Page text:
During a Targeted Oncology™ Case-Based Roundtable™ event, Tian Zhang, MD, and participants discussed factors that drive their choice of first-line therapy for patients with advanced renal cell carcinoma.
The patient is a 61-year-old man with an active lifestyle and a history of low-volume, indolent, metastatic clear cell renal cell carcinoma (RCC). After left nephrectomy and adrenalectomy, he was observed based on his preference and the low volume and indolence of disease.
Three years after surgery, continued indolent growth and increased total tumor burden (new paratracheal lymph nodes [2 × 1.5 cm] and more than 10 pulmonary nodules) were seen on CT scan. A lung biopsy confirmed metastatic RCC (mRCC). Laboratory results were within normal limits, and ECOG performance status was 0.
ZHANG: Does risk status influence your first-line decision-making for a patient like this? This is very much a favorable-risk disease, but what if [it] was borderline favorable/intermediate?
RODNEY: Yes. The first 3 options [in the poll] I would pick or have no issue with across the board. I will typically look at ipilimumab [Yervoy]/nivolumab [Opdivo] in the intermediate- to high-risk group, at least [according to] the NCCN [National Comprehensive Cancer Network guidelines].1
That does include most of the patients, so I look at the risk categories in making the decision. [For] favorable-risk [disease], I think about the first 3 options.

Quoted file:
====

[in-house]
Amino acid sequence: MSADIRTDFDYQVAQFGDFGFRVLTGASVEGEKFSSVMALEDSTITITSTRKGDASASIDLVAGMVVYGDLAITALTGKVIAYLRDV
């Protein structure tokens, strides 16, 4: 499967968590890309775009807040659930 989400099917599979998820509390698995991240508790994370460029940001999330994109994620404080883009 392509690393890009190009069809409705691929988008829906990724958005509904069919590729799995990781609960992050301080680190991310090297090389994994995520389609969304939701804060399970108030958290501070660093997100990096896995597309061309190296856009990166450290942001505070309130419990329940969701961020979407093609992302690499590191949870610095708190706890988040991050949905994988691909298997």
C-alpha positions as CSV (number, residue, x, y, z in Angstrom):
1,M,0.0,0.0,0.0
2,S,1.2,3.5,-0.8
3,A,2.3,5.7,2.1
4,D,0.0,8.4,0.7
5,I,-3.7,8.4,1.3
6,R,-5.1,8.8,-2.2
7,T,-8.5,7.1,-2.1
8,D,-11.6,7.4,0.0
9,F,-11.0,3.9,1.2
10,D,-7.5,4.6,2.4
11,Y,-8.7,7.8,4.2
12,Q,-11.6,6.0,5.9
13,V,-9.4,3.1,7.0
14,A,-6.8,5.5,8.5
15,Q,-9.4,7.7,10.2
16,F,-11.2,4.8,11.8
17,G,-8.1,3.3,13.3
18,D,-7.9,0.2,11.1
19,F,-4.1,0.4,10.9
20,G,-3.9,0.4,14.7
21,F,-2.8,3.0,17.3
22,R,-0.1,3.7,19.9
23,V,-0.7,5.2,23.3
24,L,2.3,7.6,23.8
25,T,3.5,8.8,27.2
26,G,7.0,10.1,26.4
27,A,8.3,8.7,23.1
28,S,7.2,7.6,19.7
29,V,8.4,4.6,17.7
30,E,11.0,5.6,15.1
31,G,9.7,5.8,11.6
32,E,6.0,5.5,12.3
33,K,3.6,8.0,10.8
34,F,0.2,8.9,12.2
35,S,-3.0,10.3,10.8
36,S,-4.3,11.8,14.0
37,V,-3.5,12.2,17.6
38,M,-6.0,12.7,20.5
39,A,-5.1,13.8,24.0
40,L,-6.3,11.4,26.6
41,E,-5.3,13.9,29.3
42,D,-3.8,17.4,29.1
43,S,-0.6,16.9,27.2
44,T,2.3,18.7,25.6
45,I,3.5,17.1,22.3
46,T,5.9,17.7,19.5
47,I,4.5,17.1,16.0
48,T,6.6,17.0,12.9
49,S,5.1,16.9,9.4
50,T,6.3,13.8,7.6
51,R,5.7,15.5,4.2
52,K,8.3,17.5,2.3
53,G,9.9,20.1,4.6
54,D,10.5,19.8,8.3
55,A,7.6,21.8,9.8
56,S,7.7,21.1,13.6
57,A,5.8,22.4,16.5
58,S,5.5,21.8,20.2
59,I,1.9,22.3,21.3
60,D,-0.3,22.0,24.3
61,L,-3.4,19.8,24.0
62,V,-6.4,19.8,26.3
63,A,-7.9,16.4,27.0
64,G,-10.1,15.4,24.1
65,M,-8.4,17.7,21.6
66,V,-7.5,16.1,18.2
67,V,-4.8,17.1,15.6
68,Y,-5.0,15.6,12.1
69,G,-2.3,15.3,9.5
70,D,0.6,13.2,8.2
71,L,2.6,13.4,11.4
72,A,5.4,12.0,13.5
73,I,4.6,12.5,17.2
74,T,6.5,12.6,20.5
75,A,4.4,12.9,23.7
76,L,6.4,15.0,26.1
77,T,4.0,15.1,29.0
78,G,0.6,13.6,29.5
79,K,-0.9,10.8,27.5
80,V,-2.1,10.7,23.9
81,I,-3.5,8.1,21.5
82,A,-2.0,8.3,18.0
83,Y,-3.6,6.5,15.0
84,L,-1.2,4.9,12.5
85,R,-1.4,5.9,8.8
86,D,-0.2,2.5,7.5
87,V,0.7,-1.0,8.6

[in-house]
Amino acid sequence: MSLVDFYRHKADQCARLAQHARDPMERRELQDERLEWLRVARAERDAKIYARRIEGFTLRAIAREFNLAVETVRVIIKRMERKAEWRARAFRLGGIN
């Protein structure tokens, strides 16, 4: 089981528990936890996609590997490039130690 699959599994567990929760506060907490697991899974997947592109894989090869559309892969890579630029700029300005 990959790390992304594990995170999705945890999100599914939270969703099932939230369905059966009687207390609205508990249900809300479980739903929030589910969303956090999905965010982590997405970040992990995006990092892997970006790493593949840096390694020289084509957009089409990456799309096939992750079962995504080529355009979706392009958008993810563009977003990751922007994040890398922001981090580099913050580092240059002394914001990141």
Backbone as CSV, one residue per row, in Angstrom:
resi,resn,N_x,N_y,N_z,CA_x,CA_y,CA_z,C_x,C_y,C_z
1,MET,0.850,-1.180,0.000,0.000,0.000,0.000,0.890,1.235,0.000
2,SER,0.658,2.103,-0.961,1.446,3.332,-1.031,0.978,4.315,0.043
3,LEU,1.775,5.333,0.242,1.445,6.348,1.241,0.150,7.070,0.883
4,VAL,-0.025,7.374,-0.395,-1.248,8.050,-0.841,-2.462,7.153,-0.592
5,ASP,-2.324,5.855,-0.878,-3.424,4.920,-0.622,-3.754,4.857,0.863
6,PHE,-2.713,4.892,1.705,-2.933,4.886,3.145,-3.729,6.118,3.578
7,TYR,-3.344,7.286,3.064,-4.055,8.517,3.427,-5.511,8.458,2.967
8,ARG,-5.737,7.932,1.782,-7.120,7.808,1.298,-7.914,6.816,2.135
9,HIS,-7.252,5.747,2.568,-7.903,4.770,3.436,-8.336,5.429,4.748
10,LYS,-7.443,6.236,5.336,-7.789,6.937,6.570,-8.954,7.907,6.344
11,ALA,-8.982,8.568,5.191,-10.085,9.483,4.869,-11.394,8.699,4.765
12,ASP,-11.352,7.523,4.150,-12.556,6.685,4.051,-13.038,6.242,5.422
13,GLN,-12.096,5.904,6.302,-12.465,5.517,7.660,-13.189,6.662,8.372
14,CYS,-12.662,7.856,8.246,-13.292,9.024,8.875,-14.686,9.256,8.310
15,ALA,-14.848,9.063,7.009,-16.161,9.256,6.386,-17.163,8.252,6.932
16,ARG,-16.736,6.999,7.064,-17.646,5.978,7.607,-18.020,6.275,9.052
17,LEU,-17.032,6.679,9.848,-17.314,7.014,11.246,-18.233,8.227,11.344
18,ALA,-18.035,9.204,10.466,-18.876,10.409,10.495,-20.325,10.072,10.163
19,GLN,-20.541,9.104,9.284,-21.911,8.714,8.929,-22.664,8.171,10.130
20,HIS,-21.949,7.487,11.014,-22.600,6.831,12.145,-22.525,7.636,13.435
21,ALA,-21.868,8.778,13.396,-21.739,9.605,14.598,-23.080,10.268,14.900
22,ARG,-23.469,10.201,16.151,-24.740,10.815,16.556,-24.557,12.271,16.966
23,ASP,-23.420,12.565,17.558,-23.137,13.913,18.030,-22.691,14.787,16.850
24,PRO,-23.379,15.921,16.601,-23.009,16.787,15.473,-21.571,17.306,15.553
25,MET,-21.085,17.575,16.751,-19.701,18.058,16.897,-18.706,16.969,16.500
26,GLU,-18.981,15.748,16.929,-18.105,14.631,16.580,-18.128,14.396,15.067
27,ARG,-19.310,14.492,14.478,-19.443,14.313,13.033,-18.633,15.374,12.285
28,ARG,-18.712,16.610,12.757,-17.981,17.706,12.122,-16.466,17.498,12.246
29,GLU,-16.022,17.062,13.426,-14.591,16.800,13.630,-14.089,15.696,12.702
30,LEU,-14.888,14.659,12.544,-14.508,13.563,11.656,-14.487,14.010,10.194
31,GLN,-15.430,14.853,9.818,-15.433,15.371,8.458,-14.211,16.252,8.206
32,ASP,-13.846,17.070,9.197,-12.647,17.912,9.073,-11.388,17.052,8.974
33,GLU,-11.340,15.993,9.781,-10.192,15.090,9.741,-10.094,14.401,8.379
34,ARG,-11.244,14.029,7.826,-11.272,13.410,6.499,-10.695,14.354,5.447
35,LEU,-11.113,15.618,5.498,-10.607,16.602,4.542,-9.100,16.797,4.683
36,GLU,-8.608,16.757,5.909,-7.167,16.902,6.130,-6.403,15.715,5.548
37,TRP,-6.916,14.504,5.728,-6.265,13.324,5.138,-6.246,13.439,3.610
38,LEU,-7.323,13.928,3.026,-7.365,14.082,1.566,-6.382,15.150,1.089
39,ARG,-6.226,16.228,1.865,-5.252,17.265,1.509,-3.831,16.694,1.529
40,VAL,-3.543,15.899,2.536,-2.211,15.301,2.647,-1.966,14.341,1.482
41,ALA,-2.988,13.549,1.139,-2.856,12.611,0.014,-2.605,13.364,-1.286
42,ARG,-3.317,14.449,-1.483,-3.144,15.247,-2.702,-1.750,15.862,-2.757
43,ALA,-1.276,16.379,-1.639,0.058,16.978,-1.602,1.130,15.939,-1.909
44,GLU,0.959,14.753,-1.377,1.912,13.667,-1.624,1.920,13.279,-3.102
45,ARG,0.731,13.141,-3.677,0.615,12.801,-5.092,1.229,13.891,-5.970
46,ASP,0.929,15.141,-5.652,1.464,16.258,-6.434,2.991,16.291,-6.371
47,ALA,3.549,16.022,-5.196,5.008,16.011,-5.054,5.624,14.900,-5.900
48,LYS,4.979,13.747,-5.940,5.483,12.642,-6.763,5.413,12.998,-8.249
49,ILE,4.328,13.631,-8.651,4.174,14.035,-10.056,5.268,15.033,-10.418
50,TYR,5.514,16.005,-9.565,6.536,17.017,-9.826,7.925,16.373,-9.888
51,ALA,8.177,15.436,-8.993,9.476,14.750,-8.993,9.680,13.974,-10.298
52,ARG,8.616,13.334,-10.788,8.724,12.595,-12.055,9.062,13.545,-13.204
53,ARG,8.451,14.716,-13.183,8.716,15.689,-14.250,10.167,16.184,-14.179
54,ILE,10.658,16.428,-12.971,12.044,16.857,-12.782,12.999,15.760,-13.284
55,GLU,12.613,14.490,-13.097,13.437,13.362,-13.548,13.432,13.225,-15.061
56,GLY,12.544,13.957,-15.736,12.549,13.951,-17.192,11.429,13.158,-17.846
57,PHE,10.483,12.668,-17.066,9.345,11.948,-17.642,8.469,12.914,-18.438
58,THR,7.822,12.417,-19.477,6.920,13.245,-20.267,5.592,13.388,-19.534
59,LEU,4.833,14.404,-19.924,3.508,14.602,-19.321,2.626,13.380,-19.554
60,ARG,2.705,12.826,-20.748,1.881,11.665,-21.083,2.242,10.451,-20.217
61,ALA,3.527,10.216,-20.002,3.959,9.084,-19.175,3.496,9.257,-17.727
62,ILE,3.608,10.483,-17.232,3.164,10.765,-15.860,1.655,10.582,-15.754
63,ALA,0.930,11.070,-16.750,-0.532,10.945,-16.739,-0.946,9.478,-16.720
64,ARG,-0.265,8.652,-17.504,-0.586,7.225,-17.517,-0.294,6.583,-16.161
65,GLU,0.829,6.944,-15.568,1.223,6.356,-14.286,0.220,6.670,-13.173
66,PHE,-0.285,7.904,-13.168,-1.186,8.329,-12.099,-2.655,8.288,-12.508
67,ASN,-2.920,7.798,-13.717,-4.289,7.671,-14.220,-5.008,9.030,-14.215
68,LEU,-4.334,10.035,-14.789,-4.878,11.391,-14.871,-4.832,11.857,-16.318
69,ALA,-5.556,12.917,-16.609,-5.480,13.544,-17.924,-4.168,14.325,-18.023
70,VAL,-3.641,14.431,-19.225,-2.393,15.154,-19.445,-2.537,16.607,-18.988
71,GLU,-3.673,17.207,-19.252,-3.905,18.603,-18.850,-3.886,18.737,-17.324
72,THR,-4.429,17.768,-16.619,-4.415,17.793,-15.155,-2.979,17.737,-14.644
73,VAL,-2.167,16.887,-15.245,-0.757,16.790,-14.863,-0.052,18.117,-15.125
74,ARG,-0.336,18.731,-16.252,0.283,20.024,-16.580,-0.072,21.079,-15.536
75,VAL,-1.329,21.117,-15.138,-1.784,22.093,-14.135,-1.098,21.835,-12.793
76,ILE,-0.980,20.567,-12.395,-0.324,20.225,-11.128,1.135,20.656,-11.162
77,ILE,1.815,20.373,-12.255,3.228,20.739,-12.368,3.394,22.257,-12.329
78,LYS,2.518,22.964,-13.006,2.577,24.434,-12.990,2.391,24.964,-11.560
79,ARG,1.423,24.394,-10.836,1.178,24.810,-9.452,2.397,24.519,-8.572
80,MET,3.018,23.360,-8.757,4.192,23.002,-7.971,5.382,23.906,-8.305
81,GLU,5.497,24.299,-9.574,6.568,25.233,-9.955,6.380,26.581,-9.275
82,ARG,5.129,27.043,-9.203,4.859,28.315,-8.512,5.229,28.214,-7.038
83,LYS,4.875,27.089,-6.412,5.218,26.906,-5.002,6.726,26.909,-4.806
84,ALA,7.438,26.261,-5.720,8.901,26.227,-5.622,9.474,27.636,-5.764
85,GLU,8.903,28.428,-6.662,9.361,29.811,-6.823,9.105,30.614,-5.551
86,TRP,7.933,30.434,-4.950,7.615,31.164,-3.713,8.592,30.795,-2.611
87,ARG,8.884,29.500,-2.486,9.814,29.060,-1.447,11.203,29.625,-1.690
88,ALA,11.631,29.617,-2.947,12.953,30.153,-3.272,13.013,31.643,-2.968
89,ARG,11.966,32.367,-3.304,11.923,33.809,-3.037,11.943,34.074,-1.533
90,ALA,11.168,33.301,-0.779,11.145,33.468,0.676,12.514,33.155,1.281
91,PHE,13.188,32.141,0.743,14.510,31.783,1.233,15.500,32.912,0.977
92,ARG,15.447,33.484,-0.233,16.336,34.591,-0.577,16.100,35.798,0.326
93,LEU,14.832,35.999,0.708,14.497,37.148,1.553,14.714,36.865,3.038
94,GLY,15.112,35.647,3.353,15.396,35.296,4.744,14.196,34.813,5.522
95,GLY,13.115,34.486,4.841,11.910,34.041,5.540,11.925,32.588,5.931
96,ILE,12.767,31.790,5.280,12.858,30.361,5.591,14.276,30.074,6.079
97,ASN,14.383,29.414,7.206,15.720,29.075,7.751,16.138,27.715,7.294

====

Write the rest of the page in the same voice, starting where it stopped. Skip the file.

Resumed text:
ZHANG: What are your thoughts if he had borderline [anemia and]
his hemoglobin [level] was 11.5 g/dL? At that borderline intermediate status, would you pick something different for him?
RODNEY: You would have both time and a patient, in terms of getting a response. The IO [immunotherapy] combination of ipilimumab/nivolumab is a reasonable choice in that patient population.
LAZO: We have the good fortune to have a lot of different regimens we can use now, a difference from even 5 years ago. We know from the nature of RCC [that] sometimes patients have a very different disease progression, and some of them can be favorable candidates who can be placed on active surveillance.
The regimen that we use will depend on a lot of different things, including the patient’s performance status, the age of the patient, patient preference, how they tolerate it, sometimes insurance issues, and familiarity with our regimens. I chose cabozantinib [Cabometyx] and nivolumab. But in patients with higher-risk [disease], I usually use lenvatinib [Lenvima] and pembrolizumab [Keytruda]. It depends on a lot of different circumstances.
ZHANG: All options are available, and you think about the patient in front of you.
RODNEY: Dr Lazo, do you have a certain experience that leads you to the lenvatinib/pembrolizumab combination, even though they all cross the same territory?
LAZO: I have treated a few patients with lenvatinib and pembrolizumab, and they have a good tolerance and acceptable disease response. I don’t know what your experience is, but for the most part, it is well tolerated. It depends on the patient population. In South Texas, our population is older…so we need to choose something that is not going to hurt them too much.